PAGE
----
In 2018, Deimer González packed his college diploma, clothes and a mobile wallet with 1.5 BTC in savings and left Venezuela. What unfolded throughout 2019 offers a microcosm for Venezuelan bitcoin users around the world.
As a mechanical engineer from Caracas, formerly employed by Venezuela’s state-owned oil and natural gas company (PDVSA), González told CoinDesk that those very same savings allowed him to support his parents as he started to build a new life in Buenos Aires, Argentina.
“I was always able to send money back thanks to my savings, sparing my wages in pesos,” he said.
With an estimated $3.7 billion in remittances sent in 2019, money from abroad is an increasingly large source of income for Venezuelan families. As such, bitcoin and cryptocurrencies have assumed a larger role in facilitating cross-border transactions.
Additionally, migrants are using crypto during the relocation process itself, since it’s often hard for jobless immigrants to access financial services in their new countries.
Such is the case with Wolfang Barrios, a trader from Caracas who told CoinDesk about his experience arriving in Chile without savings in the local currency. Said Barrios:
“I didn’t have a stable job, enough money or a bank account. I could send the remittances only using crypto.”
Plus, supporting a family in Venezuela isn’t easy, even with dollars. In May, Venezuelan economist Luis Oliveros placed the cost of living in the country as high as $900 a month for a family of five, with a basic food basket costing roughly $300 a month. For context, the minimum wage in Venezuela is currently equivalent to $15 a month, though economists suspect this rate won’t last long.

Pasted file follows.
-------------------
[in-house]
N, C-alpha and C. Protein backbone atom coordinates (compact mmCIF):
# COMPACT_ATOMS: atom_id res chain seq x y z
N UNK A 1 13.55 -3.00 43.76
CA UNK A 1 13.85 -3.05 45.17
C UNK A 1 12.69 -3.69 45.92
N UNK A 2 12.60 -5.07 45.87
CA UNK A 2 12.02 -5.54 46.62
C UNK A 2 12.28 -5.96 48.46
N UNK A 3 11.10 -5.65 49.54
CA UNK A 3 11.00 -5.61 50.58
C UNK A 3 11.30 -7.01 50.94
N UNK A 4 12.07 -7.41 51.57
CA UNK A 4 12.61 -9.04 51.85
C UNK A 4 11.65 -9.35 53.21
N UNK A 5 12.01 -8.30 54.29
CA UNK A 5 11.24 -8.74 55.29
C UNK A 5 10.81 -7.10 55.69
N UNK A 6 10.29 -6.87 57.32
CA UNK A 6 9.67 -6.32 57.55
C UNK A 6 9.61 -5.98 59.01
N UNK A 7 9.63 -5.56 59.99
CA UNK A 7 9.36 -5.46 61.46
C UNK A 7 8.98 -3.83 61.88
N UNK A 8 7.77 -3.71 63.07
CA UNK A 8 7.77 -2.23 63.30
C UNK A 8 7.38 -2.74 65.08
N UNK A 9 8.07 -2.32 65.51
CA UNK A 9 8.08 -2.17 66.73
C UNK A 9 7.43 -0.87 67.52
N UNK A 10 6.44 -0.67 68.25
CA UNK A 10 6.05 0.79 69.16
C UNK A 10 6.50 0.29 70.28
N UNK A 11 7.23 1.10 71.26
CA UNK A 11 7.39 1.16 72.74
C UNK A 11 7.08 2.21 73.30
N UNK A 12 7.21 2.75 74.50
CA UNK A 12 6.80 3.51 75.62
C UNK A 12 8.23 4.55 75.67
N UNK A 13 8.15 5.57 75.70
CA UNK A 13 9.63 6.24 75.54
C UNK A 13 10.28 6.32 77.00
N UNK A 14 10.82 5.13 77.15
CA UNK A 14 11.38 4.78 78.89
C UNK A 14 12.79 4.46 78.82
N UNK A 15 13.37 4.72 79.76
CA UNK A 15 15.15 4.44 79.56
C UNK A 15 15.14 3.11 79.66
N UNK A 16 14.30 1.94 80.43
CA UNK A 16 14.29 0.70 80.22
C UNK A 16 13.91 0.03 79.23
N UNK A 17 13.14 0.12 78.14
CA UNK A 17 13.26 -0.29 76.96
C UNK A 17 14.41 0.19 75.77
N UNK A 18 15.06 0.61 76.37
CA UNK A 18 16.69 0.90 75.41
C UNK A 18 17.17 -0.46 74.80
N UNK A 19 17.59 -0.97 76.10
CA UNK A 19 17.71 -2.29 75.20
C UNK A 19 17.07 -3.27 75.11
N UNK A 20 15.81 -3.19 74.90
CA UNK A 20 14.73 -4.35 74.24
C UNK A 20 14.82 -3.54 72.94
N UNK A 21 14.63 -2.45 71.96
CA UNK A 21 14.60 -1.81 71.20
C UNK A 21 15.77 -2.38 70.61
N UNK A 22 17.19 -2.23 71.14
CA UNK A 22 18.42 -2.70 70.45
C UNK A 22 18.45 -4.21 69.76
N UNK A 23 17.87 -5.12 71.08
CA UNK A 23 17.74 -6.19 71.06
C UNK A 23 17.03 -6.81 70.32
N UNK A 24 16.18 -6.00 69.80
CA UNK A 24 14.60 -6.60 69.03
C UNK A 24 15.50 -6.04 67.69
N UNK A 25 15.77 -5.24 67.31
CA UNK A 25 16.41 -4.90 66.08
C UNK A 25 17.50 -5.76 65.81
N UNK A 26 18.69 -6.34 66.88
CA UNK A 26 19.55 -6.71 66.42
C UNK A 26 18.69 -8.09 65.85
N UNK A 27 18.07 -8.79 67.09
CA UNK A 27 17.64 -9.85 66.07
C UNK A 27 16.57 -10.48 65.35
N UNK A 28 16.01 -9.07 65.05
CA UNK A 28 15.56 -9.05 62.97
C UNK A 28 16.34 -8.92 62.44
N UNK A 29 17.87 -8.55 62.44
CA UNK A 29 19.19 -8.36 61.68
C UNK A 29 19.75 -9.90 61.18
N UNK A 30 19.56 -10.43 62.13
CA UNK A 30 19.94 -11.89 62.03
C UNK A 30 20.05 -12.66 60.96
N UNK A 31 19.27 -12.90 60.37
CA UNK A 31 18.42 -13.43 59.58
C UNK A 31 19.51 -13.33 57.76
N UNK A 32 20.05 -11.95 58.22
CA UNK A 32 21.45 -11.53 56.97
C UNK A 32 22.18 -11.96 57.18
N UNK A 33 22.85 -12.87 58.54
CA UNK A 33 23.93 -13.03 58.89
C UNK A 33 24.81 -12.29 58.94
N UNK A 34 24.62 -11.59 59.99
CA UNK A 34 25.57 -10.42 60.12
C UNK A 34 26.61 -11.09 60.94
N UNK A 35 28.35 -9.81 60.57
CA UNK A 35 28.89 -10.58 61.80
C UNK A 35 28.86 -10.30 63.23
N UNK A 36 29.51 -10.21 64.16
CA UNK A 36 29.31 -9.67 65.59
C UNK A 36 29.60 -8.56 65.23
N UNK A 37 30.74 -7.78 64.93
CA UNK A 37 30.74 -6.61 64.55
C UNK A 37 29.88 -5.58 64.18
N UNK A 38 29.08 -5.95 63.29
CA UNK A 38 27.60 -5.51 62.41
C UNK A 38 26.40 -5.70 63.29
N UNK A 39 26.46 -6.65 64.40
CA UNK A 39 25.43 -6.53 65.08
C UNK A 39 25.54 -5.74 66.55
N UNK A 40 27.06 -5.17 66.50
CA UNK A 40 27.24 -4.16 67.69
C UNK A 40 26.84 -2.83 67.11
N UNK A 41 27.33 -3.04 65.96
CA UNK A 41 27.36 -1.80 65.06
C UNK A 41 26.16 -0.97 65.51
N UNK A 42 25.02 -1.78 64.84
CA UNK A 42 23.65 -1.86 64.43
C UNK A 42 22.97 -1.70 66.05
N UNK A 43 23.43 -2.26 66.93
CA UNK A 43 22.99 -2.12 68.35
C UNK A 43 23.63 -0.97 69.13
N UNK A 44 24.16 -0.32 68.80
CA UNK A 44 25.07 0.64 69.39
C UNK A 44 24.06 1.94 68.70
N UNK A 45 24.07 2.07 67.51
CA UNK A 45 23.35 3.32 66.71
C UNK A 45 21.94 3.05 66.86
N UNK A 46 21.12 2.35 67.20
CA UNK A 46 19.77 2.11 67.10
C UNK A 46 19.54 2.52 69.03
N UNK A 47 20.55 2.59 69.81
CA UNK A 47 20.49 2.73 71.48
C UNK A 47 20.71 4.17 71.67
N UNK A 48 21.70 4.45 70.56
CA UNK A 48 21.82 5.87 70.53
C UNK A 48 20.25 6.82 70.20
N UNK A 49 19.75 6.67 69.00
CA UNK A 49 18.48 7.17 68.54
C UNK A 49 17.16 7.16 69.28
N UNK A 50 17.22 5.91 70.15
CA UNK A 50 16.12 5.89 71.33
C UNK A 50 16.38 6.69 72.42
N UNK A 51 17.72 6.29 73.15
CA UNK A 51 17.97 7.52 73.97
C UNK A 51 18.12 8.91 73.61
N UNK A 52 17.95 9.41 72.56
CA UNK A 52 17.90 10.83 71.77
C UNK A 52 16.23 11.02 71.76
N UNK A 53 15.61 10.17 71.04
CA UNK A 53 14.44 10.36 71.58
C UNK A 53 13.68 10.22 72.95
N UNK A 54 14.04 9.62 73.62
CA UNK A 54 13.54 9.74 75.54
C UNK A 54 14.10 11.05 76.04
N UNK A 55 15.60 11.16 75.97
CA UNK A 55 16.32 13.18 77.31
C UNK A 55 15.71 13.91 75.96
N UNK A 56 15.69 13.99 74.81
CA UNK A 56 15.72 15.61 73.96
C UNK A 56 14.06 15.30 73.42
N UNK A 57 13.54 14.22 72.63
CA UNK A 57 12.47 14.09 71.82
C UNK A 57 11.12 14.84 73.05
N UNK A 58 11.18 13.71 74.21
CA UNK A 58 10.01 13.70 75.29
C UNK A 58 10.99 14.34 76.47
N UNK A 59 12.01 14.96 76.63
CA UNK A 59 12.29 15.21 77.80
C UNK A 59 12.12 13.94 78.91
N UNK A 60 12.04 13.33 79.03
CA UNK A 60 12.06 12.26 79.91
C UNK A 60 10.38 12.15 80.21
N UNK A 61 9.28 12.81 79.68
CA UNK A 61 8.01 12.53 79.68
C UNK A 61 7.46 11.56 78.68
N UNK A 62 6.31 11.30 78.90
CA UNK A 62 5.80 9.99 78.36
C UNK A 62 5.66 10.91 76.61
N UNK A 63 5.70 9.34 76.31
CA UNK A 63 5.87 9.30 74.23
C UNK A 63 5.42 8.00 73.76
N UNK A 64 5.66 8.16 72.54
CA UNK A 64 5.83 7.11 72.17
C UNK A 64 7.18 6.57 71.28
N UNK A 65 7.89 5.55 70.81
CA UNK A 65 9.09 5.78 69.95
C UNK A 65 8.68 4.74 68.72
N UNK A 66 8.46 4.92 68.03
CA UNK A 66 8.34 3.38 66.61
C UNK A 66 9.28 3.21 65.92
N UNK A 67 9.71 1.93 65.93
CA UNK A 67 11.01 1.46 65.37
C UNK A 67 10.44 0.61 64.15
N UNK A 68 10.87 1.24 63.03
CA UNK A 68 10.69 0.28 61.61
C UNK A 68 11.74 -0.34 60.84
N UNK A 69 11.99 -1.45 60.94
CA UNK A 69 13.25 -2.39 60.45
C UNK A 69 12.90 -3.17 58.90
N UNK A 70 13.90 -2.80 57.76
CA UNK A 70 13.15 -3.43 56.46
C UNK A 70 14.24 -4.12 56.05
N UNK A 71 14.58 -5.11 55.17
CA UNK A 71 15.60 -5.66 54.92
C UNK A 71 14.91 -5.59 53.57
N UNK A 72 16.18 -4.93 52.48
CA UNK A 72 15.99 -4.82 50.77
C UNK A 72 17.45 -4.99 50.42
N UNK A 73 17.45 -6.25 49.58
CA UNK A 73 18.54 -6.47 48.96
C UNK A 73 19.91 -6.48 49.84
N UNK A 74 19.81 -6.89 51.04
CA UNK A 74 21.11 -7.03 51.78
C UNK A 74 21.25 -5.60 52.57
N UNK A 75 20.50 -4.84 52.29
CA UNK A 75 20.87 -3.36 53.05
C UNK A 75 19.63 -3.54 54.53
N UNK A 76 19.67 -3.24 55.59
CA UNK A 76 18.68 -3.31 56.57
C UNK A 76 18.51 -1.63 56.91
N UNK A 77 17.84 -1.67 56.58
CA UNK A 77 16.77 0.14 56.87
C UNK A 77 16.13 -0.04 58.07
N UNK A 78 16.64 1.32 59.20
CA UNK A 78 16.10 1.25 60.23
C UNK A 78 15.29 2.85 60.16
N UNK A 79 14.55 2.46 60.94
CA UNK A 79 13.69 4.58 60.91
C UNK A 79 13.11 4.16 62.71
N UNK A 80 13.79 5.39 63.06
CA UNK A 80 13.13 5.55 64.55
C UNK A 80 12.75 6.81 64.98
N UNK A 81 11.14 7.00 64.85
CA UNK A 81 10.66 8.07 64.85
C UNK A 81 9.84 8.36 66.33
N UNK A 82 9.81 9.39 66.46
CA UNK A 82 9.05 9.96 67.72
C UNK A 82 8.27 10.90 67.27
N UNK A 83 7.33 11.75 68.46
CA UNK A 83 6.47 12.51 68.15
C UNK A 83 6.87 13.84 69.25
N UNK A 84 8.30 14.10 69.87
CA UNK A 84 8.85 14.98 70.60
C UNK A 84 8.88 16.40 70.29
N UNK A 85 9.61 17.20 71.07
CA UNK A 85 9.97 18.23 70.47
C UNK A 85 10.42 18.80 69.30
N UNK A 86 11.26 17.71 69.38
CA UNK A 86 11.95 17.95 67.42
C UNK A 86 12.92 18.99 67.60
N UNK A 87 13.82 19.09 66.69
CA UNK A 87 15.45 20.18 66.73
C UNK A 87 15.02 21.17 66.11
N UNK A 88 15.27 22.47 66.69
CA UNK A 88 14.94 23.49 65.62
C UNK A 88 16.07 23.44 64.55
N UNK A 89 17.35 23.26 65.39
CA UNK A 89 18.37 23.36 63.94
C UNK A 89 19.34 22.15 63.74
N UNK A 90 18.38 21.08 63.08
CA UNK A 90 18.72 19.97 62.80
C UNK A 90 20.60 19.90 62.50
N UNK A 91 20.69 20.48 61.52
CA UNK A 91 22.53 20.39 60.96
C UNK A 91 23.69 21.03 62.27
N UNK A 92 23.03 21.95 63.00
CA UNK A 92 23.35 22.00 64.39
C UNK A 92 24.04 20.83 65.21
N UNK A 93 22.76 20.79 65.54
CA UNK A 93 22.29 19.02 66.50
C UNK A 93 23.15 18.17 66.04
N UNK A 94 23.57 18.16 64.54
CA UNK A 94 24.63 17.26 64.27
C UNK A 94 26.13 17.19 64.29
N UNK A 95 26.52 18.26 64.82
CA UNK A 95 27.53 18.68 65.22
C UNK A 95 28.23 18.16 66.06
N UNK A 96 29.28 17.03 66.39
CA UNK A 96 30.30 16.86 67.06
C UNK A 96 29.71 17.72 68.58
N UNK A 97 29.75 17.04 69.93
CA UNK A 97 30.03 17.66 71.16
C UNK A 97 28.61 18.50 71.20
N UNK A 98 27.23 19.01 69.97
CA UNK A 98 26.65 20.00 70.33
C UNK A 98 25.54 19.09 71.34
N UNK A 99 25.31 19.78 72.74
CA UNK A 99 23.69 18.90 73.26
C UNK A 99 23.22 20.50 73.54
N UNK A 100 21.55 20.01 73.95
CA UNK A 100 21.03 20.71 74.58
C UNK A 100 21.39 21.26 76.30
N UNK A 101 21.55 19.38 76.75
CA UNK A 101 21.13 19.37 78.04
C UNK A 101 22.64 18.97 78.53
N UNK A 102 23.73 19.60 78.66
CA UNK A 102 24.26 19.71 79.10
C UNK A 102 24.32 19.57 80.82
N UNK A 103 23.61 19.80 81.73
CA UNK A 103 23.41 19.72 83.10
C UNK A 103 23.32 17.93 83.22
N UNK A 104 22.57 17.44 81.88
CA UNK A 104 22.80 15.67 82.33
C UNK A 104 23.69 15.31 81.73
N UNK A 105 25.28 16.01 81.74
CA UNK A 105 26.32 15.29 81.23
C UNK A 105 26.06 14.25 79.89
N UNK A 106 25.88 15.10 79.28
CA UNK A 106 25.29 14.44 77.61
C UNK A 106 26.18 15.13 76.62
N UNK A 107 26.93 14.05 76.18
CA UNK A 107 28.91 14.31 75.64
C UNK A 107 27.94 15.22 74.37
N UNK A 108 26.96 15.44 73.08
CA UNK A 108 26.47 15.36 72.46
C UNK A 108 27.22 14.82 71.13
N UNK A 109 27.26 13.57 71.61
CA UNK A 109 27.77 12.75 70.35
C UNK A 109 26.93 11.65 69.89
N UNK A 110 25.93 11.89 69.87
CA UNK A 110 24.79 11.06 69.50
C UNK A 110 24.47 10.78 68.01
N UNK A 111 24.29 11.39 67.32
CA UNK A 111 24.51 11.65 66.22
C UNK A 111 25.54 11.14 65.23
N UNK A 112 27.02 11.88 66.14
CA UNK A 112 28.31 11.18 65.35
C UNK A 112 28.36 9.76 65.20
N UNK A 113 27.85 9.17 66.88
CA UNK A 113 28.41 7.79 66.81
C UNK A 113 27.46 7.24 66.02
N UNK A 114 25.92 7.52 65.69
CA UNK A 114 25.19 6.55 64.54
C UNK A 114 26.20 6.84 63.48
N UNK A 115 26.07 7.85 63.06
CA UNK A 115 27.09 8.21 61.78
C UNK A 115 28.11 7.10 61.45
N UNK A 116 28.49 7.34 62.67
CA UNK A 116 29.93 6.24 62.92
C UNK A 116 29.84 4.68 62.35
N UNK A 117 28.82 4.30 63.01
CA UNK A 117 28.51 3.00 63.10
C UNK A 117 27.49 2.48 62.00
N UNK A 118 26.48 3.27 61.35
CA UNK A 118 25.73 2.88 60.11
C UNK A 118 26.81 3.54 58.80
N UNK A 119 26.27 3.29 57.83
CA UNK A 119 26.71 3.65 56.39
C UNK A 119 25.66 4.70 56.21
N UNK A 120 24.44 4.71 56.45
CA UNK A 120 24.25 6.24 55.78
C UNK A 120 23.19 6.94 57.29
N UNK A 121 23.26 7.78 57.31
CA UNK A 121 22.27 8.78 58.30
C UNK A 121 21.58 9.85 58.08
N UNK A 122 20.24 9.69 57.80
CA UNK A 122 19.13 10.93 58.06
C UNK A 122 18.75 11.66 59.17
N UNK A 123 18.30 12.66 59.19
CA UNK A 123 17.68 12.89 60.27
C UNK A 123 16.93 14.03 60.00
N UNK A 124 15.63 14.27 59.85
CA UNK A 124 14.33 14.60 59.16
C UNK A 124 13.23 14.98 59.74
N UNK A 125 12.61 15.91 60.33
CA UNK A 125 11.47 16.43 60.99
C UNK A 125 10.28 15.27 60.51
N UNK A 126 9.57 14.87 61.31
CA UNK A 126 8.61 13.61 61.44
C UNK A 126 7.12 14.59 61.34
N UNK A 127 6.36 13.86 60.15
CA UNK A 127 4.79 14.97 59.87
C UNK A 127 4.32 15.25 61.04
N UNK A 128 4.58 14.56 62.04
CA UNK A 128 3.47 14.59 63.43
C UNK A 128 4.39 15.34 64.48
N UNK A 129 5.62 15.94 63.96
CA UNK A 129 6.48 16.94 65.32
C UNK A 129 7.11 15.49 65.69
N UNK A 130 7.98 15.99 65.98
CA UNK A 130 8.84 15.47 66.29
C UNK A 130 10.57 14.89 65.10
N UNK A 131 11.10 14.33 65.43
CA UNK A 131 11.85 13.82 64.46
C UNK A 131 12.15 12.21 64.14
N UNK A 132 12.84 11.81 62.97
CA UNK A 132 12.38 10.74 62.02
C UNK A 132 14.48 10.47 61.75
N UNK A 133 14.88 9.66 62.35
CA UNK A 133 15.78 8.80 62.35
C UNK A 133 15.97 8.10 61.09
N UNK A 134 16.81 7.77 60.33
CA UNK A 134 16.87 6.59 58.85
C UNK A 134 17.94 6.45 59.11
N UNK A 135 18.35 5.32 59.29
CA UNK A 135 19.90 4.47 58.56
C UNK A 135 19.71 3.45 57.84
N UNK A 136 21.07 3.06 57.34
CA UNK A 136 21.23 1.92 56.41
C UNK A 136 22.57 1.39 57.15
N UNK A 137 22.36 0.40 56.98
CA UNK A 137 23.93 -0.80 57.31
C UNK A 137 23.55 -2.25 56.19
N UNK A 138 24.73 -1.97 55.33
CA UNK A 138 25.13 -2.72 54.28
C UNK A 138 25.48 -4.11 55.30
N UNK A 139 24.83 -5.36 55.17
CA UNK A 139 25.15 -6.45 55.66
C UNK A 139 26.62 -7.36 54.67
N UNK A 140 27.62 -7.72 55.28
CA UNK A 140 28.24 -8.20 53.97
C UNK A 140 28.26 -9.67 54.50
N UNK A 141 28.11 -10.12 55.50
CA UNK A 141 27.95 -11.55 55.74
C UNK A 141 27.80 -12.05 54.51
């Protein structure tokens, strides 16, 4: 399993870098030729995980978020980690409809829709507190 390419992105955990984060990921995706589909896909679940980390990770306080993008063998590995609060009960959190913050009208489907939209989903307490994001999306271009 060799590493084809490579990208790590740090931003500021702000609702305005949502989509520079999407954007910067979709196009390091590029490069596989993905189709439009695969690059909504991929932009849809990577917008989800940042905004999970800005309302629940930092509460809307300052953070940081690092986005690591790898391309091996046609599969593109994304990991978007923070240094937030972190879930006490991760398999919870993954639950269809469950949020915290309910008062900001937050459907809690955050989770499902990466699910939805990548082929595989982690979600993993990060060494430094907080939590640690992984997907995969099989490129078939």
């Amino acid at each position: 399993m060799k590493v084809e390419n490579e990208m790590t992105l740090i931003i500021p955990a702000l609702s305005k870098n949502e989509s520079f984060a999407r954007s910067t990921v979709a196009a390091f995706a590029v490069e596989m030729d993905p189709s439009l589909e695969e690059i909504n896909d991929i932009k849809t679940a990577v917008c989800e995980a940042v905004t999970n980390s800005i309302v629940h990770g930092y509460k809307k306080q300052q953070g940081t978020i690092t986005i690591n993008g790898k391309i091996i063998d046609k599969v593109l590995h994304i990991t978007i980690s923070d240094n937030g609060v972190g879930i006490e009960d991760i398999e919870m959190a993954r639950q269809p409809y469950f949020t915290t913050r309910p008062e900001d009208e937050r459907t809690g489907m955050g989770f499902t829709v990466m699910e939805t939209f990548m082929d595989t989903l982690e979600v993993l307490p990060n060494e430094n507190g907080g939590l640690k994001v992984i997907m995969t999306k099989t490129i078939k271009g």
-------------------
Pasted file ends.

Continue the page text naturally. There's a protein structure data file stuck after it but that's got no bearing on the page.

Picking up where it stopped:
In González’s case, neither his prior $5 monthly wage as a PDVSA worker nor his bitcoin remittances alone offer enough to support his family.
“Now I send $50 [worth of bitcoin] and it’s still nothing,” he said, adding that both his parents currently must work to sustain themselves, without further plans to move out of Venezuela.
The remittance business
Perhaps because of all these challenges, crypto-remittance businesses could start to bloom in Venezuela.
One such entrepreneur, who asked to be identified only by his first name Jesús, works for the Peru-Venezuela remittance platform Local Remesas.
“We receive between $200,000 and $300,000 a month,” he said, explaining how the platform currently trades pesos for bitcoin, to be later exchanged for bolivares in Venezuela.
As it turns out, niche fiat-to-crypto payment processing is a lucrative business in Venezuela.
According to Peru’s Migrations and Immigrations Police, the country is the second choice for Venezuelan immigrants, with over 865,000 arrivals to date. Even Nicolás Maduro’s government recently launched its own remittances platform, which uses the blockchain-based Petro (PTR).
As for Jesús, he said the trick to exchanging at the best rate is to use direct contacts:
“LocalBitcoins is about 3 percent more expensive than using my own contacts.”
Here’s the catch
However, for many of these bitcoin users, crypto payments are merely a last resort.
A daily inflation rate of 3 percent and the constant devaluation of the bolivar has made the exchange of bitcoin very useful for those living in Venezuela. But elsewhere in Latin America, some bitcoin users prefer to use fiat as soon as the situation is tenable.
Mariluna De La Concha, a Venezuelan crypto advocate living in México, told CoinDesk that she sent remittances in crypto to her family from 2016 until early 2019. Now she only sends pesos to her mother.
“It’s not convenient to exchange crypto,” she said. “In Venezuela it has good value due to inflation, but it’s very expensive for me from here.”
Her choice to use those expensive-but-compliant exchange platforms was also a matter of safety. Cases of fraud have been reported anonymously in Venezuelan private chats, where American bank accounts of Venezuelan users get reported and blocked after a transaction.
An anonymous source told CoinDesk there’s even the suspicion that exchange platforms’ transactions are being tracked by government police to extort bitcoin users.
For González, the mechanical engineer who fled in 2018, the situation has prompted him to switch to sending more fiat currency back home. Said González:
“I’m more of a [bitcoin] holder now.”
photo sources: ©shutterstock.com by AlekseyIvanov photo sources: ©shutterstock.com by Mc_Cloud
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